Labour Party Election Winner Makes Brexit More Likely

Britain’s future in the European Union looks a little more shaky after a political earthquake weakened the ranks of its defenders.

The main opposition Labour Party on Saturday elected a left-wing leader who is ambiguous about whether Britain should remain part of the world’s biggest single market.

That means the government, and its main rival, are both now deeply divided over the question, and therefore less able to mount an effective campaign in favor of continued membership. A national vote will be held by 2017.

Top business leaders have already warned of the potential damage that would be caused by Britain walking away from Europe — the so-called “Brexit.”

Unlike predecessors such as former Prime Minister Tony Blair, new Labour leader Jeremy Corbyn has long been an opponent of the EU.

via CNN

This article is for general information purposes only. It is not investment advice or a solution to buy or sell securities. Opinions are the authors; not necessarily that of OANDA Corporation or any of its affiliates, subsidiaries, officers or directors. Leveraged trading is high risk and not suitable for all. You could lose all of your deposited funds.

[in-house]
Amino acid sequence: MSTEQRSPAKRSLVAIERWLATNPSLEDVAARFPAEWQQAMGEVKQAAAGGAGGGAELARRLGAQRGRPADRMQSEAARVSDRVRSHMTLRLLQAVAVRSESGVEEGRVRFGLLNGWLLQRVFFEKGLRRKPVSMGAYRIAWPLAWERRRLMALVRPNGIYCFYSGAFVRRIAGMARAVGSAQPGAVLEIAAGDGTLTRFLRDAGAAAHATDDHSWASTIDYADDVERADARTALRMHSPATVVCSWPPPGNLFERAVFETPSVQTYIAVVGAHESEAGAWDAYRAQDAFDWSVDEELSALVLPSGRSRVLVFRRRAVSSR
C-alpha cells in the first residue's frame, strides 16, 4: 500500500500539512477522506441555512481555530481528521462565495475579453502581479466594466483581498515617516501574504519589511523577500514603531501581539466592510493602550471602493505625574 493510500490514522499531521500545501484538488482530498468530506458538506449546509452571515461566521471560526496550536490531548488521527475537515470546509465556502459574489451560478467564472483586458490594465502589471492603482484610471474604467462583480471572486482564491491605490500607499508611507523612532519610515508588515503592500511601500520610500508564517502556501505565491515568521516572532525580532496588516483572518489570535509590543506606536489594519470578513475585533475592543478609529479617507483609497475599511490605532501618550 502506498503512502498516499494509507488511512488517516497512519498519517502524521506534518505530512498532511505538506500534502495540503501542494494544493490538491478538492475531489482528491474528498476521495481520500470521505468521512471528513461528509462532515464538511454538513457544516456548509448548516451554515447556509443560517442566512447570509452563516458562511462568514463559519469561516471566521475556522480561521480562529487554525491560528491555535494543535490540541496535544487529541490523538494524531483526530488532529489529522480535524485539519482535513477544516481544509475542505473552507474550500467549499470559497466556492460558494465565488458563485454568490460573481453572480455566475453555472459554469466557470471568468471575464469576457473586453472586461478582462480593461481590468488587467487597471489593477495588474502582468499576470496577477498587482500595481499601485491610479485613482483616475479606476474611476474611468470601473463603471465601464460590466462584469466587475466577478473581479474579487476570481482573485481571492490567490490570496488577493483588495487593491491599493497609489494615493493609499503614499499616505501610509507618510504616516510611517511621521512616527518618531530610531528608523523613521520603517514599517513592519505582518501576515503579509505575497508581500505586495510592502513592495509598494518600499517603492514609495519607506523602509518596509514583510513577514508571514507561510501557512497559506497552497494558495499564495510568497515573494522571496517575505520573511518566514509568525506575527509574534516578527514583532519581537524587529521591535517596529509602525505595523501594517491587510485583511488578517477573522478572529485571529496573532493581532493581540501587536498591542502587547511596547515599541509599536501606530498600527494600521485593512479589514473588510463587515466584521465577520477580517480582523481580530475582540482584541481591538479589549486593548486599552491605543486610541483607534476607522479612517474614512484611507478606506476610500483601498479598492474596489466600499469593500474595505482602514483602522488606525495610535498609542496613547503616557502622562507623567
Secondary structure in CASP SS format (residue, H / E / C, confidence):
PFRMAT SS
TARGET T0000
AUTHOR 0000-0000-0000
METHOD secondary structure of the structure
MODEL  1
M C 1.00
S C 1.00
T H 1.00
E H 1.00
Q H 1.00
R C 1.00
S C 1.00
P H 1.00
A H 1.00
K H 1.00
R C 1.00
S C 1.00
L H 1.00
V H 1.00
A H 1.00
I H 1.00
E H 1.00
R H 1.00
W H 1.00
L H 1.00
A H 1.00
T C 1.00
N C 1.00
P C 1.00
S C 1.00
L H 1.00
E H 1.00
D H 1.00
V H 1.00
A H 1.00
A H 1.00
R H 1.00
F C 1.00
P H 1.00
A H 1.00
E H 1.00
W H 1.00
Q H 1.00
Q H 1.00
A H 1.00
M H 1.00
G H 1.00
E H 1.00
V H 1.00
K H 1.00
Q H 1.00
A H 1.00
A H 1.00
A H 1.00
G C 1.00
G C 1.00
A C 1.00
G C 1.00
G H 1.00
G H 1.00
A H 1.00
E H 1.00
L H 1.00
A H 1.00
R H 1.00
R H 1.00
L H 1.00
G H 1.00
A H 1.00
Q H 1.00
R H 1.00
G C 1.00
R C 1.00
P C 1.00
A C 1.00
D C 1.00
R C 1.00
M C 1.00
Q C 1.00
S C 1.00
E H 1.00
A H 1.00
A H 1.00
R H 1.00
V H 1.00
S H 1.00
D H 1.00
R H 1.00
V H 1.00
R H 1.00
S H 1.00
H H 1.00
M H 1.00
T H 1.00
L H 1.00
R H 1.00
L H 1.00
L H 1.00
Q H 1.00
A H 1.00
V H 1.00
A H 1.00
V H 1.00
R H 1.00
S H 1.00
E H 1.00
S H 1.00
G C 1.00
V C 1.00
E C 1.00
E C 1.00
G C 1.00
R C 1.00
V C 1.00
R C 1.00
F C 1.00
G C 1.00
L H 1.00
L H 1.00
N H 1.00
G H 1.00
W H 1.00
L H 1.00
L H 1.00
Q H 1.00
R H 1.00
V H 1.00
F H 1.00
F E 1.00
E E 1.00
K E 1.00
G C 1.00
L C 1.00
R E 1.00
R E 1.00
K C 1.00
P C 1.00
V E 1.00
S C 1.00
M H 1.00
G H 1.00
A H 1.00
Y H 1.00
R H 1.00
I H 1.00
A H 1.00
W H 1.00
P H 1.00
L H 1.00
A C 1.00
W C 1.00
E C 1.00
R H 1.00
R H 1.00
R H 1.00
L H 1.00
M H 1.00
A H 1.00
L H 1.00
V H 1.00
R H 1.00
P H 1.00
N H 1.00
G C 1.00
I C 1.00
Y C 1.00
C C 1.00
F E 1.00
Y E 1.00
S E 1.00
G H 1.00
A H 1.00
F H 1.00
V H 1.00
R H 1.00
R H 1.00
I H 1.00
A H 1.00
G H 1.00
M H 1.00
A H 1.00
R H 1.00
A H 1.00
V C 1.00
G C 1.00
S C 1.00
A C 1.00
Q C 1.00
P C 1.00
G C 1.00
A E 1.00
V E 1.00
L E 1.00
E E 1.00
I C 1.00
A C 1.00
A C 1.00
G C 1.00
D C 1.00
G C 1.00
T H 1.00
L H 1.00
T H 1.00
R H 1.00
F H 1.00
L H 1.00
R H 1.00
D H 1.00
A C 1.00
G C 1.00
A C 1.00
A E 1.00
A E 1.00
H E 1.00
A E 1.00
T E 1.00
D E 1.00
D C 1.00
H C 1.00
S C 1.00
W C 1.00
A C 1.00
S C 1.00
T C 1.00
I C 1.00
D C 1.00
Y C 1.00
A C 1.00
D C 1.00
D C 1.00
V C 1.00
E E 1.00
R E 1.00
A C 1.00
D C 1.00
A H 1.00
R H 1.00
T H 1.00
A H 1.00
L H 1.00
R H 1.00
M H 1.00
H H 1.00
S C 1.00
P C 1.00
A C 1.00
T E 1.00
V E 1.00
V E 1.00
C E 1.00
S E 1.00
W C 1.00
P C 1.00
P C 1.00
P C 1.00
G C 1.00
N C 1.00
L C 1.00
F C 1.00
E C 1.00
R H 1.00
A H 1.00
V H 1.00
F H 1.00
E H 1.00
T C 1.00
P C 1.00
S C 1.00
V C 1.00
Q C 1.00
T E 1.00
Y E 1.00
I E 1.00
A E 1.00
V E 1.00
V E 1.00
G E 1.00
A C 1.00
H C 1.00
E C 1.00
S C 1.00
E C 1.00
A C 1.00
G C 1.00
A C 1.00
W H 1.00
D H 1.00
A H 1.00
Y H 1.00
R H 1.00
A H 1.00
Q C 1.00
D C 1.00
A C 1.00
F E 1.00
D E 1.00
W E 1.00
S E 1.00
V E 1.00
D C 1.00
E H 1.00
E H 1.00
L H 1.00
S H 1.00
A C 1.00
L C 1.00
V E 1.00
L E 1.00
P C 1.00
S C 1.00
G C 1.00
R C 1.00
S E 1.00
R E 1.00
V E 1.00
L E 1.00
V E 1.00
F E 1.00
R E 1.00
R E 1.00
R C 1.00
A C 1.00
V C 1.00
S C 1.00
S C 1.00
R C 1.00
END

Alfonso Esparza

Alfonso Esparza

Senior Currency Analyst at Market Pulse
Alfonso Esparza specializes in macro forex strategies for North American and major currency pairs. Upon joining OANDA in 2007, Alfonso Esparza established the MarketPulseFX blog and he has since written extensively about central banks and global economic and political trends. Alfonso has also worked as a professional currency trader focused on North America and emerging markets. He has been published by The MarketWatch, Reuters, the Wall Street Journal and The Globe and Mail, and he also appears regularly as a guest commentator on networks including Bloomberg and BNN. He holds a finance degree from the Monterrey Institute of Technology and Higher Education (ITESM) and an MBA with a specialization on financial engineering and marketing from the University of Toronto.
Alfonso Esparza